Support law launches ’emergency appeal’ for 2022

With the latest wave of COVID-19 infections dealing a crushing blow to the Australian living industry, support law makes an emergency call.

Several prominent figures in the Australian music community are devoting their time and energy to the COVID 2022 Emergency Appeal, announced today (January 18).

In support, artists like Sam Margin of The Rubens, Paul Gildea of ​​Icehouse, lighting designer Deb Hatton and unified artist director Caleb Williams have come forward to share their stories of how the charitable services of industry helped them.

“Just when we thought 2022 might bring something brighter for our industry,” comments Clive Miller, CEO of Support Act, “the spread of Omicron is once again affecting live music, with events canceled or postponed, and now many music workers are also testing positive for COVID-19 and being forced into self-isolation, causing them to lose critically important income.

The health crisis “puts enormous pressure on an industry that is still struggling to recover after nearly two years of pandemic-related challenges”.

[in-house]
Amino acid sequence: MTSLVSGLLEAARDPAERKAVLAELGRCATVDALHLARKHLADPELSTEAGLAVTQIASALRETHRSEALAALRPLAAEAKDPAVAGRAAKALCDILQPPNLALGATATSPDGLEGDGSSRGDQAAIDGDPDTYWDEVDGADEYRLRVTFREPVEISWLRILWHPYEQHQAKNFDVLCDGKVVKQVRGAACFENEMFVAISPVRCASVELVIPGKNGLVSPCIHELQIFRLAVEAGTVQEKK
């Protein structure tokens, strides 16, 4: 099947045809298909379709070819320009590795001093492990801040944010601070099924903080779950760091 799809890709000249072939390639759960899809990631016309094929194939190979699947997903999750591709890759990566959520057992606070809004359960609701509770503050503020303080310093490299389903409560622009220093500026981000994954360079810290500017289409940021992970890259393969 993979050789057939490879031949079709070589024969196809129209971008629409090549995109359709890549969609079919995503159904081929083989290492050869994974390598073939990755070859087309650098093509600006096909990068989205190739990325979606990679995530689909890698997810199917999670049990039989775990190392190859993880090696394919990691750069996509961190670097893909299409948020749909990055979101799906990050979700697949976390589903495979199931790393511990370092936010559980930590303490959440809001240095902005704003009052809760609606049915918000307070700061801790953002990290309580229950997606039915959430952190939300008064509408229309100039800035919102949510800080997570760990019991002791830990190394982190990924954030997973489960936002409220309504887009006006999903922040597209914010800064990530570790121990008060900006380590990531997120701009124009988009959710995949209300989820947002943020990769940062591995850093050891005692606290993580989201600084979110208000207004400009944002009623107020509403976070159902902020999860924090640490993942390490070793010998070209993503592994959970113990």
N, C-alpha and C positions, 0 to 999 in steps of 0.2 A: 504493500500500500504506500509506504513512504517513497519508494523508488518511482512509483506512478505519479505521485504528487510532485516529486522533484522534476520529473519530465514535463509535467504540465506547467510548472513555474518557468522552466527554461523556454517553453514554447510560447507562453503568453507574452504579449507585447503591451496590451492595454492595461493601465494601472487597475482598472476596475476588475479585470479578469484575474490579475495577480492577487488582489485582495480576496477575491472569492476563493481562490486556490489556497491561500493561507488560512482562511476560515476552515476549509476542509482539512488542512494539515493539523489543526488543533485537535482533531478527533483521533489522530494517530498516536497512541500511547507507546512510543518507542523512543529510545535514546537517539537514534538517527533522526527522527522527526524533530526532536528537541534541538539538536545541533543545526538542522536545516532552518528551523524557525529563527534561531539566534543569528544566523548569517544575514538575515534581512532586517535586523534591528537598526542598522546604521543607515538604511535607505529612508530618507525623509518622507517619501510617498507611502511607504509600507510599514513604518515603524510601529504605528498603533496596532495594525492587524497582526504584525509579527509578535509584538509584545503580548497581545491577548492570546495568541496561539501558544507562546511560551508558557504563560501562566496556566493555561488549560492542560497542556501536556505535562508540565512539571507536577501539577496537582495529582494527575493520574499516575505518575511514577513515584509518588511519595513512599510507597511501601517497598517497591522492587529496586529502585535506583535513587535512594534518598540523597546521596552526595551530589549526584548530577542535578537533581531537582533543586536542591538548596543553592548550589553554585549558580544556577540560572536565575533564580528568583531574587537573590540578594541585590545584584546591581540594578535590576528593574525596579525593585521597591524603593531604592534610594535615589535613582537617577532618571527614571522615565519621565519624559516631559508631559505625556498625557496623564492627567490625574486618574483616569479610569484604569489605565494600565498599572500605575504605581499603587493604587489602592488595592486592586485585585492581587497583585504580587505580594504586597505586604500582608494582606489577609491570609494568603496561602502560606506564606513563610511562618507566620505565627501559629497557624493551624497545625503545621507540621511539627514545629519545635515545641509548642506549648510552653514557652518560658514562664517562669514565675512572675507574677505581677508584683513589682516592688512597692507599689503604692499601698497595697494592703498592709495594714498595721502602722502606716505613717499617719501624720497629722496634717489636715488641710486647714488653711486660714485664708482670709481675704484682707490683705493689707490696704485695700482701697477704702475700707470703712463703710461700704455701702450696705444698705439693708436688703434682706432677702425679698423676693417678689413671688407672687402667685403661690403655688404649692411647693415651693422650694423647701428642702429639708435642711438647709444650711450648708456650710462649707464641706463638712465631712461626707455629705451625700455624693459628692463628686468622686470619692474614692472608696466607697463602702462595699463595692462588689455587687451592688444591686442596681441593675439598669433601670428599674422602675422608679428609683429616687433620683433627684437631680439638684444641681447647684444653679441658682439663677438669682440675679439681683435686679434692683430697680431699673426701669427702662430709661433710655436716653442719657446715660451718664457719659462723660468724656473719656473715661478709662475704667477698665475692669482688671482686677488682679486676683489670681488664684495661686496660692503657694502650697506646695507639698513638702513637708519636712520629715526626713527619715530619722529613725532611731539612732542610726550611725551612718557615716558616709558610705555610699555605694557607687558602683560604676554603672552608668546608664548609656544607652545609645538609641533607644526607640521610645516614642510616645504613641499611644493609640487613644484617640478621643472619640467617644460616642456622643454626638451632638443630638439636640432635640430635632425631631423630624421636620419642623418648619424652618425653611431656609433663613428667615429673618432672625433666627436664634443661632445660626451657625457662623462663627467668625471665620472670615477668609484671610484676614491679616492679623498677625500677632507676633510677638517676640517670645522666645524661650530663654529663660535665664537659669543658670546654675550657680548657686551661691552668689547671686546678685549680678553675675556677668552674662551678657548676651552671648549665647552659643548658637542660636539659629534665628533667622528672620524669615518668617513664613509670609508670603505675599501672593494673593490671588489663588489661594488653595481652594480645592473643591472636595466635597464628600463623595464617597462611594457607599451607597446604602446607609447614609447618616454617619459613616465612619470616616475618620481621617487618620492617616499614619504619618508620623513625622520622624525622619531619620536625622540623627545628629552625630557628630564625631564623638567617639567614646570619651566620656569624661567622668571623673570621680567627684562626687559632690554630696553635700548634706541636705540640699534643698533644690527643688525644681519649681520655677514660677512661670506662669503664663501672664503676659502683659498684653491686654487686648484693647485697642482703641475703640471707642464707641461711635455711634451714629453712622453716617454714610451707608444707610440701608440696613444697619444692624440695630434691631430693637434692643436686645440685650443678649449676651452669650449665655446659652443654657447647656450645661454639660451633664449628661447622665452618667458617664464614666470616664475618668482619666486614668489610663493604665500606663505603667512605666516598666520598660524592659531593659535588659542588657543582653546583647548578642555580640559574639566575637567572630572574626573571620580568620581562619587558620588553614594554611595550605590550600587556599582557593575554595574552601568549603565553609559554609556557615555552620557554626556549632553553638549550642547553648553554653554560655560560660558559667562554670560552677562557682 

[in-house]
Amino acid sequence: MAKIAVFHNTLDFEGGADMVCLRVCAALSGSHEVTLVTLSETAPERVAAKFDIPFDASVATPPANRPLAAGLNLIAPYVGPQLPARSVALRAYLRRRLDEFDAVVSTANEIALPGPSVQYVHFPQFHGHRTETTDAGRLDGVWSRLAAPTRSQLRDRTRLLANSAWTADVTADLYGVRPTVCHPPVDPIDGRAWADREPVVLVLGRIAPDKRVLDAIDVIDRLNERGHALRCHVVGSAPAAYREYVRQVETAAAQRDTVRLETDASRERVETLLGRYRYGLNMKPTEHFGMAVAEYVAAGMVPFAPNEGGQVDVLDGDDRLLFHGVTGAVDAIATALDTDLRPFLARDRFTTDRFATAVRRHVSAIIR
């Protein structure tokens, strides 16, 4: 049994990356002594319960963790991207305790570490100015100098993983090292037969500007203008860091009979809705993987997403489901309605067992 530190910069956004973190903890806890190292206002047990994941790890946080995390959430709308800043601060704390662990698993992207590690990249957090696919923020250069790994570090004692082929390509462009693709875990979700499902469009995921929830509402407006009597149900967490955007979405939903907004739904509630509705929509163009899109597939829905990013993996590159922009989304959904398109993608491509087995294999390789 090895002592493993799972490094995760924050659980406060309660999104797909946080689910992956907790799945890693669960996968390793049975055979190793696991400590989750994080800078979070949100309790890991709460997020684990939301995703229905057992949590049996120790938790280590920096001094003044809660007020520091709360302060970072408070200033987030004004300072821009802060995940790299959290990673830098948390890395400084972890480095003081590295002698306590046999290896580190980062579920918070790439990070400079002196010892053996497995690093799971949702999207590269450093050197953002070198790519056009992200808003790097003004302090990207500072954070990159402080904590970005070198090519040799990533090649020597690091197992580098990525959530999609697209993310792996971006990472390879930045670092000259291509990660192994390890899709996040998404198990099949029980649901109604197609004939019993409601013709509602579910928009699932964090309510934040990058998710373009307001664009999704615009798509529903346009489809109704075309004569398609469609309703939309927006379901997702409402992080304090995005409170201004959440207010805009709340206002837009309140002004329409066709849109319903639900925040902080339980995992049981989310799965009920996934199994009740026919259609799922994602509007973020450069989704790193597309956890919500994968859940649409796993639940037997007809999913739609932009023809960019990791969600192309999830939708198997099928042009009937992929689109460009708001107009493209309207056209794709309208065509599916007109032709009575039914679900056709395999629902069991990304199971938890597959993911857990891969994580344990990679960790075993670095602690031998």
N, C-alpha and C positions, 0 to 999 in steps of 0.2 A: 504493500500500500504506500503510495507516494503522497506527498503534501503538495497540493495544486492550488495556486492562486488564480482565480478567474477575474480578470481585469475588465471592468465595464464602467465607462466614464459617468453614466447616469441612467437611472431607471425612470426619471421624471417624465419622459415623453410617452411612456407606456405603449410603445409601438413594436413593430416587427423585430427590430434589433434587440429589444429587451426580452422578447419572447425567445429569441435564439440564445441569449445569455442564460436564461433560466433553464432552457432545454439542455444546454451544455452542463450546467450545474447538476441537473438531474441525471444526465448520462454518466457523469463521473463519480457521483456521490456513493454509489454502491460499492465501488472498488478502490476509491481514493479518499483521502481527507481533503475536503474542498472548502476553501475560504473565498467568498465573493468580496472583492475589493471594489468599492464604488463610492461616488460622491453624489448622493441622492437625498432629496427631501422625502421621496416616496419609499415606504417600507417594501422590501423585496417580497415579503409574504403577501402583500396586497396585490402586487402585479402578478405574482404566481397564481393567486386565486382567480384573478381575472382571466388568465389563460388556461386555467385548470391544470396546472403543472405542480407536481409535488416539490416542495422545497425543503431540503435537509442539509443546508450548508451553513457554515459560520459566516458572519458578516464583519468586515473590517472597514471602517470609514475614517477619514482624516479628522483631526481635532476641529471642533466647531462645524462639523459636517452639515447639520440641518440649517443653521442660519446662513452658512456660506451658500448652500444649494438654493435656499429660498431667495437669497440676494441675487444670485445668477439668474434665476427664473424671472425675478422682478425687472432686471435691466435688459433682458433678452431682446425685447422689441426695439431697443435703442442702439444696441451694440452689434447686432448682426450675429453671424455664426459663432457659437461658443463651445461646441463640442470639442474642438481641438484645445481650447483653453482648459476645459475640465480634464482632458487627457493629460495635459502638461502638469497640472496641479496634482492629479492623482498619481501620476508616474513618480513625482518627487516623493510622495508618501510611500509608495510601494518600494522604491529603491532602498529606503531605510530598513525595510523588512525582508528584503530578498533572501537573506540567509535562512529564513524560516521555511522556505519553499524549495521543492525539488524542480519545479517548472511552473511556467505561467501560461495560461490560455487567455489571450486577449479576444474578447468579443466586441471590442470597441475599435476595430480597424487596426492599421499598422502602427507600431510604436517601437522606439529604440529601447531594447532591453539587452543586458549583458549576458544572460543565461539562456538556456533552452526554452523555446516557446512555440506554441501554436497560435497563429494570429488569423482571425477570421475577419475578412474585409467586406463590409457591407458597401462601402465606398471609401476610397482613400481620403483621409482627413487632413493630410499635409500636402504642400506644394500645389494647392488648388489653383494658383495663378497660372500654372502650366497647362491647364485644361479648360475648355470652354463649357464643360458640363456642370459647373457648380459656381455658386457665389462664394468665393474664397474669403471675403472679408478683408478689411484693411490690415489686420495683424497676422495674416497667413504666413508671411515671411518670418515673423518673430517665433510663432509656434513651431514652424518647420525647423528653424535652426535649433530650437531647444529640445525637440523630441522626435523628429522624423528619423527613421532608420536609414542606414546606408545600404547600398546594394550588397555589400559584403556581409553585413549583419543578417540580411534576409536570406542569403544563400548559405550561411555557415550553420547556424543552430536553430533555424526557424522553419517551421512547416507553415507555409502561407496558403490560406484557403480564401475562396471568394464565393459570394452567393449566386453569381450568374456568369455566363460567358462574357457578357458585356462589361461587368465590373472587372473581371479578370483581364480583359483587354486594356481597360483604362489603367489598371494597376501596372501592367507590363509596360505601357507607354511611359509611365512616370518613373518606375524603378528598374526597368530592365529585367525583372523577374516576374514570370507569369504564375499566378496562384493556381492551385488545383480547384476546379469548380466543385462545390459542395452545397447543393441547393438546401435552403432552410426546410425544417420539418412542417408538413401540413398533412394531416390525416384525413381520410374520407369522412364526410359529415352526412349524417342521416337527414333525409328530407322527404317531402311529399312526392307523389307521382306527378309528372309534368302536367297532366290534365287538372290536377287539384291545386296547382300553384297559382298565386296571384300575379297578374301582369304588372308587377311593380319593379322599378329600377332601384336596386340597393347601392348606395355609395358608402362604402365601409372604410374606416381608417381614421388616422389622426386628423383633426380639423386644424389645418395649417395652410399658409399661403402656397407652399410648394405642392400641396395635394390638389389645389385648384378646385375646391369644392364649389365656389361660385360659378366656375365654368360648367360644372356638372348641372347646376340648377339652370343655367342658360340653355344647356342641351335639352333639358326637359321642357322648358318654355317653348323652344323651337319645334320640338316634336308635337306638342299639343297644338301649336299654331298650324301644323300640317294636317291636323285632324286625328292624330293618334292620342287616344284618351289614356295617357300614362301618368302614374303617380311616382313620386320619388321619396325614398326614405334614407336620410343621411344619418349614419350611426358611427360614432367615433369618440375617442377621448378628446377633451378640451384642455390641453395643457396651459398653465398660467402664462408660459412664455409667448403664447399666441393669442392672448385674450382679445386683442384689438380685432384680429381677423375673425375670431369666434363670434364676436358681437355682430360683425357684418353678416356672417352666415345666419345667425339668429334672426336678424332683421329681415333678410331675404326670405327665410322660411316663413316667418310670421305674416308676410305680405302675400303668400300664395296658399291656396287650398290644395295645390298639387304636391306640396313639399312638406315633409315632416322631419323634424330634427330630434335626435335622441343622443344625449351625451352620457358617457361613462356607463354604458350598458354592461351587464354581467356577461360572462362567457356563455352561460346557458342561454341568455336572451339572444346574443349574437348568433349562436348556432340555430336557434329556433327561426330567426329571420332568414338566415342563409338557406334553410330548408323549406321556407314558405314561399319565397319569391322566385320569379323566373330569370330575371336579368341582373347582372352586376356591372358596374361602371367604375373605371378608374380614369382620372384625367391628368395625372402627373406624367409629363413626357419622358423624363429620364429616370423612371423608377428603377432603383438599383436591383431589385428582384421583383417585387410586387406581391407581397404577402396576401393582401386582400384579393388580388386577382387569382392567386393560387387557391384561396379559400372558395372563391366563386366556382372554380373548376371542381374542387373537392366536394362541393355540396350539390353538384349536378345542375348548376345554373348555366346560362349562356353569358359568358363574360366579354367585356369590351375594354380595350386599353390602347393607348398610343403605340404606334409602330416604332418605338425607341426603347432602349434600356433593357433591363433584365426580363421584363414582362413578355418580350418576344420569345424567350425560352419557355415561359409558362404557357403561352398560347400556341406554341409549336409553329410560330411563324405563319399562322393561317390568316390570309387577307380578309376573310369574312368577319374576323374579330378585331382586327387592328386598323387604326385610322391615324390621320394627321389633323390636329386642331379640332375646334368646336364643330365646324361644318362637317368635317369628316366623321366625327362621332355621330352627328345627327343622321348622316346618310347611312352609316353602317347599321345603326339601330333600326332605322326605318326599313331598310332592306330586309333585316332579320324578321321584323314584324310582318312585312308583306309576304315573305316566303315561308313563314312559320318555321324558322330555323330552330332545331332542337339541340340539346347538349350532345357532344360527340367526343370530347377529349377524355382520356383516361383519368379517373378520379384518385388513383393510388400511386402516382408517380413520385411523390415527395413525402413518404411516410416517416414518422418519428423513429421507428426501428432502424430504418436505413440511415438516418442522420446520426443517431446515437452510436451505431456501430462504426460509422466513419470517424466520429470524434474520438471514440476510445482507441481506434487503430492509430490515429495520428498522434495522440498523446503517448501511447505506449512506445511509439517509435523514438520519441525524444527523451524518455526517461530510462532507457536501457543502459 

Since the World Health Organization (WHO) declared the novel coronavirus (COVID-19) outbreak a global pandemic in March 2020, Support Act has awarded more than 15,000 relief grants to music workers and performing arts, worth more than $35 million.

Much of this financial support came from the Australian government.

The Support Act call for 2022 is a response to the latest wave of infections, which thwarted first-quarter touring plans and undermined the live music sector’s comeback.

Earlier this week, APRA AMCOS CEO Dean Ormston reported that, based on PRO data, live music activity in the month of December was only 6% of the pre-COVID period. .

“The music industry has been one of the hardest hit sectors of the economy and was the first to be shut down by the regulations necessary to deal with the health crisis facing the country,” he said. Ormston said. “We are now approaching our third year of devastation.”

The governments of Victoria and, more recently, New South Wales, have unveiled business disruption funds for major events affected by recent restrictions, although a federal response for the live music industry will not be forthcoming. does not yet exist.

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For more information or to donate, go to COVID 2022 Emergency Call Page.

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